It’s always sad when a small-town retailer closes. Longtime employees lose their jobs. Holes open in town budgets, sometimes leading to tax increases. Residents are left with a dwindling number of options when they need to run to the store. And when they do, they often end up paying higher prices.
When news broke in March that the Monkton General Store was in dire straits, the community rallied, buying it at least a temporary reprieve. The same hasn’t been true elsewhere — especially in the southern half of the state. A year earlier, the Kmart in Bennington closed shop. The demise of the Hobby Lobby in Rutland occurred just this spring. Staring at each vacant storefront, Vermonters are left questioning why.
While stores close for many reasons, the rise of online shopping is certainly a major part of the story. It has meant fewer customers walking into brick and mortar stores, be they big national chains, locally owned specialty retailers, or stores in between. Sometimes, people turn to shop online because websites provide better service, with more options reliably in stock. Other times, it’s simply more convenient for them to purchase goods without the hassle of leaving home.
But for many, it’s a matter of price, with the normalization of free shipping making it cheaper to buy online and wait rather than drive to a store to buy the item in person. In a rural area like this one, the latter is often the biggest concern for the average shopper.
But is that the natural state of things today? Is e-commerce simply better than the old retail model, or are shoppers being pushed online by forces beyond their control? To some degree, that’s absolutely happening, with a firm shove to e-commerce coming from the ongoing rise of packages carried by the United States Postal Service.
The rise of e-commerce in rural areas like this one has come, at least in part, because USPS was designed as a means to subsidize rural communication. Its universal service obligation requires its rates to be standardized across space. Stamps cost the same whether you’re mailing down the block in the city or between two small towns. Package prices follow a similar model, despite the cost of delivery being dramatically different.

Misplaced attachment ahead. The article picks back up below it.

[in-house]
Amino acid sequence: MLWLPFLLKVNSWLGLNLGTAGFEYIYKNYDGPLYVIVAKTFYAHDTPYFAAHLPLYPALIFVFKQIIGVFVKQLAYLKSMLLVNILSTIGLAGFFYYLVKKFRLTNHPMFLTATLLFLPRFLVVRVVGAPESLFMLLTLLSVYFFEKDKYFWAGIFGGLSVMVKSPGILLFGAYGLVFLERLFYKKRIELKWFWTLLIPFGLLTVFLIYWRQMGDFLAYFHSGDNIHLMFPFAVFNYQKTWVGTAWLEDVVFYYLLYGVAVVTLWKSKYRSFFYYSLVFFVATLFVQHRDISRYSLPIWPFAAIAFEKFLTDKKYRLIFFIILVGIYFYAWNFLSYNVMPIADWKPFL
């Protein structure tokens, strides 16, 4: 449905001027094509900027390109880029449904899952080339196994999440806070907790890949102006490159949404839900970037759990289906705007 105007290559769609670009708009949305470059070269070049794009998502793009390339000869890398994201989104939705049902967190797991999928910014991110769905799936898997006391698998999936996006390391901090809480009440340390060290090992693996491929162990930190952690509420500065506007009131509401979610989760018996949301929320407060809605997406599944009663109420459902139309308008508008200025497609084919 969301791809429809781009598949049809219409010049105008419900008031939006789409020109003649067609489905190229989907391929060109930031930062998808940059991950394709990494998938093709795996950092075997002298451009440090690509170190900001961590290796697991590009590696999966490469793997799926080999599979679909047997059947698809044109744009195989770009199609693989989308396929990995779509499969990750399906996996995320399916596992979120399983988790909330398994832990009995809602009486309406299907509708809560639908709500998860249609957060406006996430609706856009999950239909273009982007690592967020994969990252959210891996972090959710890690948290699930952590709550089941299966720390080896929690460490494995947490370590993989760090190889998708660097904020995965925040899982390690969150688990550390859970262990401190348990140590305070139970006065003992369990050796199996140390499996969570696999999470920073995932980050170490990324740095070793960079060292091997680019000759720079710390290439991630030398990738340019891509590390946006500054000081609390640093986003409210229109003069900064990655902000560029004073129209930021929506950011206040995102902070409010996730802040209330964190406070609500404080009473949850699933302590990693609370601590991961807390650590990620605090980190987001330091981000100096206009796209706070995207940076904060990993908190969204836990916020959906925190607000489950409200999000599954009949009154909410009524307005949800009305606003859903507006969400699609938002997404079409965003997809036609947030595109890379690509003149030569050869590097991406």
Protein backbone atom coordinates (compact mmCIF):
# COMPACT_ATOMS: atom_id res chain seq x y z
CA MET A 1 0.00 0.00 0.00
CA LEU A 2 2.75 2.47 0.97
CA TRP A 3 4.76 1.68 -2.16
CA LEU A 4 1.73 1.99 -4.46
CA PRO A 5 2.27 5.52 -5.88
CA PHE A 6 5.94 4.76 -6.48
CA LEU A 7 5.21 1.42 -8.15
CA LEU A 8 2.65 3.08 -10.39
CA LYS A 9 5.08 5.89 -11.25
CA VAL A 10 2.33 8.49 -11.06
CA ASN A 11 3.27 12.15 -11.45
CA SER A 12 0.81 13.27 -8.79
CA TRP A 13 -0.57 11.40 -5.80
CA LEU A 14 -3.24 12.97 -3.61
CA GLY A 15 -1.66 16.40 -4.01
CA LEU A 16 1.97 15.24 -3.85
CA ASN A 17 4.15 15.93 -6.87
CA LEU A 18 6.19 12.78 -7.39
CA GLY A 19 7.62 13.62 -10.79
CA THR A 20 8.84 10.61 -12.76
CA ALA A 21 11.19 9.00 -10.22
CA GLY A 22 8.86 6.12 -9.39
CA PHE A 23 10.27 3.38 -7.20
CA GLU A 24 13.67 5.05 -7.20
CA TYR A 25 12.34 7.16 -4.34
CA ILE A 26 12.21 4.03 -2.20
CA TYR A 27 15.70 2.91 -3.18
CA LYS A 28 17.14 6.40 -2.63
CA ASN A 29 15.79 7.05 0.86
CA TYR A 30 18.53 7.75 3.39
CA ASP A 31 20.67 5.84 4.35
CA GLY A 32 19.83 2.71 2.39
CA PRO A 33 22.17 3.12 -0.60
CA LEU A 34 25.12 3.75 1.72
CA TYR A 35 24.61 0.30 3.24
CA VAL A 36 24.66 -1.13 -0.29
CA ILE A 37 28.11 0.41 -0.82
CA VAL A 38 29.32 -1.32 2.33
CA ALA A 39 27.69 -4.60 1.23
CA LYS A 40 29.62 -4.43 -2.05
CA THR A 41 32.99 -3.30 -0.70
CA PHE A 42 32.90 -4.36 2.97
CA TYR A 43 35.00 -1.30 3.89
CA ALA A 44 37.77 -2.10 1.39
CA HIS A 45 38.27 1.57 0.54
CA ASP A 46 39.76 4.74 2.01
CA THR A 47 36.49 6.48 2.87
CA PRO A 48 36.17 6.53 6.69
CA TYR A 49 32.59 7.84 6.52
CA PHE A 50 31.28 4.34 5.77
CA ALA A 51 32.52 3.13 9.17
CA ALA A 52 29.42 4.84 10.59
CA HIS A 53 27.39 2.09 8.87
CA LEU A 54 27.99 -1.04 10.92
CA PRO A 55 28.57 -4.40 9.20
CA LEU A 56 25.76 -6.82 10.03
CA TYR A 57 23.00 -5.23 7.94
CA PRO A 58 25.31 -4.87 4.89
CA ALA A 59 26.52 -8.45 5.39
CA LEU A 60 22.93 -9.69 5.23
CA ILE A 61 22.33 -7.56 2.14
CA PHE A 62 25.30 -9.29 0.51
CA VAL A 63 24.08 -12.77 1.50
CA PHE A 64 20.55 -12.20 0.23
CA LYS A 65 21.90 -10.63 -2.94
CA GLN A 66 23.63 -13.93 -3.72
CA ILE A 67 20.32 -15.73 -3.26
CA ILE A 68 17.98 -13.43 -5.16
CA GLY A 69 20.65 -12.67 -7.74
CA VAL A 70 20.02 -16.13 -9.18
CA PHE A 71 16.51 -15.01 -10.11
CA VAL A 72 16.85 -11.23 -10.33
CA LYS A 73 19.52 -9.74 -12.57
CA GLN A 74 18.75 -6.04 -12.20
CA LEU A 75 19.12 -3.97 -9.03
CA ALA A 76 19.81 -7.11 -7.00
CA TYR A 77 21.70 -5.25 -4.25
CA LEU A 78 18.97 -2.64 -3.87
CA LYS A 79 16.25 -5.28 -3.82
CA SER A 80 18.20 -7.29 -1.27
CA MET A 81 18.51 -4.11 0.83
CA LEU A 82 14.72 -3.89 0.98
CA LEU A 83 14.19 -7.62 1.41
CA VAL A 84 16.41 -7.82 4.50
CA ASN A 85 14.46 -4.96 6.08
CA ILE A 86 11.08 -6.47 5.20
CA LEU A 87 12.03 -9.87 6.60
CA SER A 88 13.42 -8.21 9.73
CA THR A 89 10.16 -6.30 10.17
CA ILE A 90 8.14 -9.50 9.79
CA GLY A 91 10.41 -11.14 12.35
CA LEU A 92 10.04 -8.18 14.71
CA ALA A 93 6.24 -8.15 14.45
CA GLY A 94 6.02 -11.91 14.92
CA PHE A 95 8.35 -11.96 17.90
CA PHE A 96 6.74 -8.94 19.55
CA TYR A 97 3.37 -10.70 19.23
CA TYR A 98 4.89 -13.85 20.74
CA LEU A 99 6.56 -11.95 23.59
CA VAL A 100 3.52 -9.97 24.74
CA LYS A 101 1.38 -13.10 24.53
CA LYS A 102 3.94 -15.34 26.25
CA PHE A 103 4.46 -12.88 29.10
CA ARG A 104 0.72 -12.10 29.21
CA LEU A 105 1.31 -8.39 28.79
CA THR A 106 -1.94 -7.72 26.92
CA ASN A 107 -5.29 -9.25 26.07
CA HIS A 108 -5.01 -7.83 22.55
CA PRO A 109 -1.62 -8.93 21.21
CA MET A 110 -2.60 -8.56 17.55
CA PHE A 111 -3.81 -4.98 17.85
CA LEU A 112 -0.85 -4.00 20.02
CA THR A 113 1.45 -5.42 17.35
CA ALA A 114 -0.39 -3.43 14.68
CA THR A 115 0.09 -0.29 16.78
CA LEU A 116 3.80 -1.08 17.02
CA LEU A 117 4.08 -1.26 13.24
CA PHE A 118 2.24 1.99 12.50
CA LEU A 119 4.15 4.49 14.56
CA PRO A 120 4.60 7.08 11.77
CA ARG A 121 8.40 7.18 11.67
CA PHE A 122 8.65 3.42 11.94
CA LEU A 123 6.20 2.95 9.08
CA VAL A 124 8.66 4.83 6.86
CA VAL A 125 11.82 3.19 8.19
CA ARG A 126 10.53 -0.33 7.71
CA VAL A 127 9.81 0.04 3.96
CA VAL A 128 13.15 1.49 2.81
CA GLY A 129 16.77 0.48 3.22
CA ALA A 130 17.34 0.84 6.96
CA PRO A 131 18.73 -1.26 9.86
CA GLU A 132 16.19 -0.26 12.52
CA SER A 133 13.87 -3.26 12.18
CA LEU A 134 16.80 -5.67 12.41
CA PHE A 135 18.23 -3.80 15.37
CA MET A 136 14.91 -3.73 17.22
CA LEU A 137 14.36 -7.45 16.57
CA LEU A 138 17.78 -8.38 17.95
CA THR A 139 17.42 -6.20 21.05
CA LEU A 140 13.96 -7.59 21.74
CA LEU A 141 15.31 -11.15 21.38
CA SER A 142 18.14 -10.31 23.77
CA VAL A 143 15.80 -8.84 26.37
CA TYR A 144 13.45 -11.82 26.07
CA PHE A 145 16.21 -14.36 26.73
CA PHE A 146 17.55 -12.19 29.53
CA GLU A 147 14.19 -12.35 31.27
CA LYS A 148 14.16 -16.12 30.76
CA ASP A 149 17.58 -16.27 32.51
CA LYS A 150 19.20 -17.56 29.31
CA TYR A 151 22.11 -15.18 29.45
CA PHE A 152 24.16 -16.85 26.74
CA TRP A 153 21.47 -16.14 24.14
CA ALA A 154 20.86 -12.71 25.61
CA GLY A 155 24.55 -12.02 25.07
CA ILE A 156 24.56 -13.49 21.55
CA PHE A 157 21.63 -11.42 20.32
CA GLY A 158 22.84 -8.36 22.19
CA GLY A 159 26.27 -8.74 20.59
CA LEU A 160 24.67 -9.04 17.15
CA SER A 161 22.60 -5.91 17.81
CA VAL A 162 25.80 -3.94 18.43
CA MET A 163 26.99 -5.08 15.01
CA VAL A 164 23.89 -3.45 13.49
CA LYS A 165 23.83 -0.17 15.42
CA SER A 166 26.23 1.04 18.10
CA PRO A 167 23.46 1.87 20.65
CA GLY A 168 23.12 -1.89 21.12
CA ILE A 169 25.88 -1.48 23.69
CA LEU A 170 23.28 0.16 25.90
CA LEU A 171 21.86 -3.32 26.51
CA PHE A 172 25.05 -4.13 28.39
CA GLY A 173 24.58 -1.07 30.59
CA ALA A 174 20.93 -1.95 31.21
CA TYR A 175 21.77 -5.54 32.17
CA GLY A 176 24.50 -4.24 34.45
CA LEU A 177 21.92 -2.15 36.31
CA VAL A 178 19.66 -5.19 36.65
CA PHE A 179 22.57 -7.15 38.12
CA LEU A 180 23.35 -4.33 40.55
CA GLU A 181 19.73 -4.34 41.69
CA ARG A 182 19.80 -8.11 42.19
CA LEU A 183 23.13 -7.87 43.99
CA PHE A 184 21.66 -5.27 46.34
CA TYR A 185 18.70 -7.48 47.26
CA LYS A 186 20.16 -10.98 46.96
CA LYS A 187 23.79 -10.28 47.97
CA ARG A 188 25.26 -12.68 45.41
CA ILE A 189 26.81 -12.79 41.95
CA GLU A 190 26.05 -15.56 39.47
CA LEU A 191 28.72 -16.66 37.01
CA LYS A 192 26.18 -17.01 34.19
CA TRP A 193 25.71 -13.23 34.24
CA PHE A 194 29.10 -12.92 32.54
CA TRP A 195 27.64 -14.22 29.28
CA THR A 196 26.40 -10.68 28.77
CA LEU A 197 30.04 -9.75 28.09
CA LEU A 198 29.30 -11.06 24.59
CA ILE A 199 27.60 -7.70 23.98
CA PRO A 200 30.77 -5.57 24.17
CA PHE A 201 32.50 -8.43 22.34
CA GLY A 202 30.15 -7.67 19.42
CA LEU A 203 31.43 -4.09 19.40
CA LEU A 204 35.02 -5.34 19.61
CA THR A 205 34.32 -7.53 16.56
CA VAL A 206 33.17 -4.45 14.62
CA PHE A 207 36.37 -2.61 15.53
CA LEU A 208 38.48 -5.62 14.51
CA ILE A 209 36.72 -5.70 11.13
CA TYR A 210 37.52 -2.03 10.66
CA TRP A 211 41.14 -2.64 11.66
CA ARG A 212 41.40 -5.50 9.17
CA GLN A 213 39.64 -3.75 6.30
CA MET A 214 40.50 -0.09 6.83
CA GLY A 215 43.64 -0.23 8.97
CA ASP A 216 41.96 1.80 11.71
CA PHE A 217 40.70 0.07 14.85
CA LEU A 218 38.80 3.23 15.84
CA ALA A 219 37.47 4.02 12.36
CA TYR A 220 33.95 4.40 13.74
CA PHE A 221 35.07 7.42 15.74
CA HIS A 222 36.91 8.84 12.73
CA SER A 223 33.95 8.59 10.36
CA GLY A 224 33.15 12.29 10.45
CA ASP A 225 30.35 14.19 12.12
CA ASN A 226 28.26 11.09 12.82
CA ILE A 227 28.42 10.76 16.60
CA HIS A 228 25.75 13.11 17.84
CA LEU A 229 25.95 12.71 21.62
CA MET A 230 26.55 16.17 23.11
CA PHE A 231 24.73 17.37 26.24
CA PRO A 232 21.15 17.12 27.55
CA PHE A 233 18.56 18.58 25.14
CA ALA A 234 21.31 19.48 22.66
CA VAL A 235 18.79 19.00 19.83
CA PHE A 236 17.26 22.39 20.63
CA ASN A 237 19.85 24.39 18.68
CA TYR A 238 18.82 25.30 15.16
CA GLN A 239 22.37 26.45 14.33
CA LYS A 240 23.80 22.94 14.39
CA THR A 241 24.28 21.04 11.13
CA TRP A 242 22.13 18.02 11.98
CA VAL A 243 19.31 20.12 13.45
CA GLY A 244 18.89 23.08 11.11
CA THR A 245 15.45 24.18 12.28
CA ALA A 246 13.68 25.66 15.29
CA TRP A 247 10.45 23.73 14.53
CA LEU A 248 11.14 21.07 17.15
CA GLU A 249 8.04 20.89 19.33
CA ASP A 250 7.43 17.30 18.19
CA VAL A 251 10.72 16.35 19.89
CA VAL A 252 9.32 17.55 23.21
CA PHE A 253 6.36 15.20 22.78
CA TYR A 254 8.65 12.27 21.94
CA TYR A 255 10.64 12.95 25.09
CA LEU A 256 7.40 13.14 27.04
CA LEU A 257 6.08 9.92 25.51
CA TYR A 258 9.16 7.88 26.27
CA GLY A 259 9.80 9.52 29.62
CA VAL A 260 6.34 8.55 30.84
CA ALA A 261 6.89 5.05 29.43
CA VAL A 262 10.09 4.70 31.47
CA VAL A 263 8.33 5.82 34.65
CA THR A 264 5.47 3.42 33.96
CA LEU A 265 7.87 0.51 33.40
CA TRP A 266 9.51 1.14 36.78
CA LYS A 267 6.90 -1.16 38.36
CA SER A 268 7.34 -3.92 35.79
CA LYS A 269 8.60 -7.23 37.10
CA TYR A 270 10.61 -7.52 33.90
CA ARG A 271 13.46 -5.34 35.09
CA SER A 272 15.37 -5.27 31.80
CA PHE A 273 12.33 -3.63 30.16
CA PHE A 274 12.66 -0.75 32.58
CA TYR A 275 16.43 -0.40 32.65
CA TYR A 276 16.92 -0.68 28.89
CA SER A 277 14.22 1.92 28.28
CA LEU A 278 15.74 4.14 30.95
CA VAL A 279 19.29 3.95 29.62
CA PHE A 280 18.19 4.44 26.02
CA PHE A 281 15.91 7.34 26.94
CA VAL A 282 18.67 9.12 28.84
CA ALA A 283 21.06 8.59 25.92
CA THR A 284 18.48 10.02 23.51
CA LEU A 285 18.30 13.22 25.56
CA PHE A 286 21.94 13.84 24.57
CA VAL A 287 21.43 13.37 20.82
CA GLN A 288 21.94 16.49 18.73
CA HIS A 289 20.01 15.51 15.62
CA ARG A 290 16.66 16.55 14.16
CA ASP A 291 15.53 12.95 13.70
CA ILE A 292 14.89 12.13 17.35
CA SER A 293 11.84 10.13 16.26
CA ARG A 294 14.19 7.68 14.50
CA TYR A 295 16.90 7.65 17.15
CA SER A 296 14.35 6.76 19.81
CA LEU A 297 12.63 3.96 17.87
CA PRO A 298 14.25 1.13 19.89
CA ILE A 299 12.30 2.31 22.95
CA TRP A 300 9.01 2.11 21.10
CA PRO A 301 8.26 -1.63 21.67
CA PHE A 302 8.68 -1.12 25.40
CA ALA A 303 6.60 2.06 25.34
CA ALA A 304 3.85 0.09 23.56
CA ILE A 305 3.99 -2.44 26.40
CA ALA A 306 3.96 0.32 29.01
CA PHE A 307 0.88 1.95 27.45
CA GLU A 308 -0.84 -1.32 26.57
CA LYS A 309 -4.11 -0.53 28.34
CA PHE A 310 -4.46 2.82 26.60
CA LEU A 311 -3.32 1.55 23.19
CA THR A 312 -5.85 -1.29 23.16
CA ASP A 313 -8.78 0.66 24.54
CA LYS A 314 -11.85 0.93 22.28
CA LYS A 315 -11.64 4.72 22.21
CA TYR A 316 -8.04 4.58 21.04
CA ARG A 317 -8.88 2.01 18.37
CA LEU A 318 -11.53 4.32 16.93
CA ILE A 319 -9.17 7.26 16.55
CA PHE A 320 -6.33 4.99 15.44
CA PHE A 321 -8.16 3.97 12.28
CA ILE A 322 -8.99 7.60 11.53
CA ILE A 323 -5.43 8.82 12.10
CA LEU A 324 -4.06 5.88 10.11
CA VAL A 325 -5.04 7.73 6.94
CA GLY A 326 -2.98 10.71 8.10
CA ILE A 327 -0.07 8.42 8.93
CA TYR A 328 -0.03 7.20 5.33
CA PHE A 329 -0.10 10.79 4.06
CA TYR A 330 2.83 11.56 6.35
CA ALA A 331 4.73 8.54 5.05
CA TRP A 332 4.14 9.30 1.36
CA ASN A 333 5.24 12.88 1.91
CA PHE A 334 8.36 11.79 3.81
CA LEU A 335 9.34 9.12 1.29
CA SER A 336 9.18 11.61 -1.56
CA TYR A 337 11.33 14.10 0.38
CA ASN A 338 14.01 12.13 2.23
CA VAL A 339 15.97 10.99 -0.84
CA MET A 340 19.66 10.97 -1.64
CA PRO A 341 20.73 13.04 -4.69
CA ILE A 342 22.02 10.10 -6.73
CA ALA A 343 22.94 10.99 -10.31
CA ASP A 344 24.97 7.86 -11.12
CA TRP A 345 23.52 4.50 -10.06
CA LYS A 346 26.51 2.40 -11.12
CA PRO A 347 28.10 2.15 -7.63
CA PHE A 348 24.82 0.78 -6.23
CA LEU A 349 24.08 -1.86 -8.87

While this has been a boon to rural consumers, the universal service obligation isn’t all roses. We need to weigh the value of receiving subsidies for package delivery against the cost to communities when residents choose the online option when they shop.
But changes may be coming, and those changes could unwind some of the subsidies that drive Vermonters to shop online. The Postal Service is struggling to make money. Mail volumes are plummeting, and the agency loses billions each year. It simply cannot afford to provide new subsidies in places like Vermont, where delivery is expensive. So policymakers are looking for answers.
Changing how USPS handles e-commerce packages is one option they’ll reckon with. In his testimony in a recent Senate hearing, Commissioner Robert Taub discussed the potential for formalizing the meaning of universal mail service. Any redefinition would likely mean limits on USPS involvement — and federal subsidies — in expensive, small-town e-commerce deliveries.
When Congress tasked the Postal Service with making the cost of mail the same everywhere, it did not envision the rapid rise of e-commerce in the everyday lives of Americans. And lawmakers certainly didn’t envision what would happen to stores like the one in Monkton when rural mail subsidies played second fiddle to rural package subsidies. But change is coming; worsening USPS finances will eventually force their hand.
Which means there’s hope for a retail renaissance for Vermont’s small town retailers. They just need to hold out for a few more years.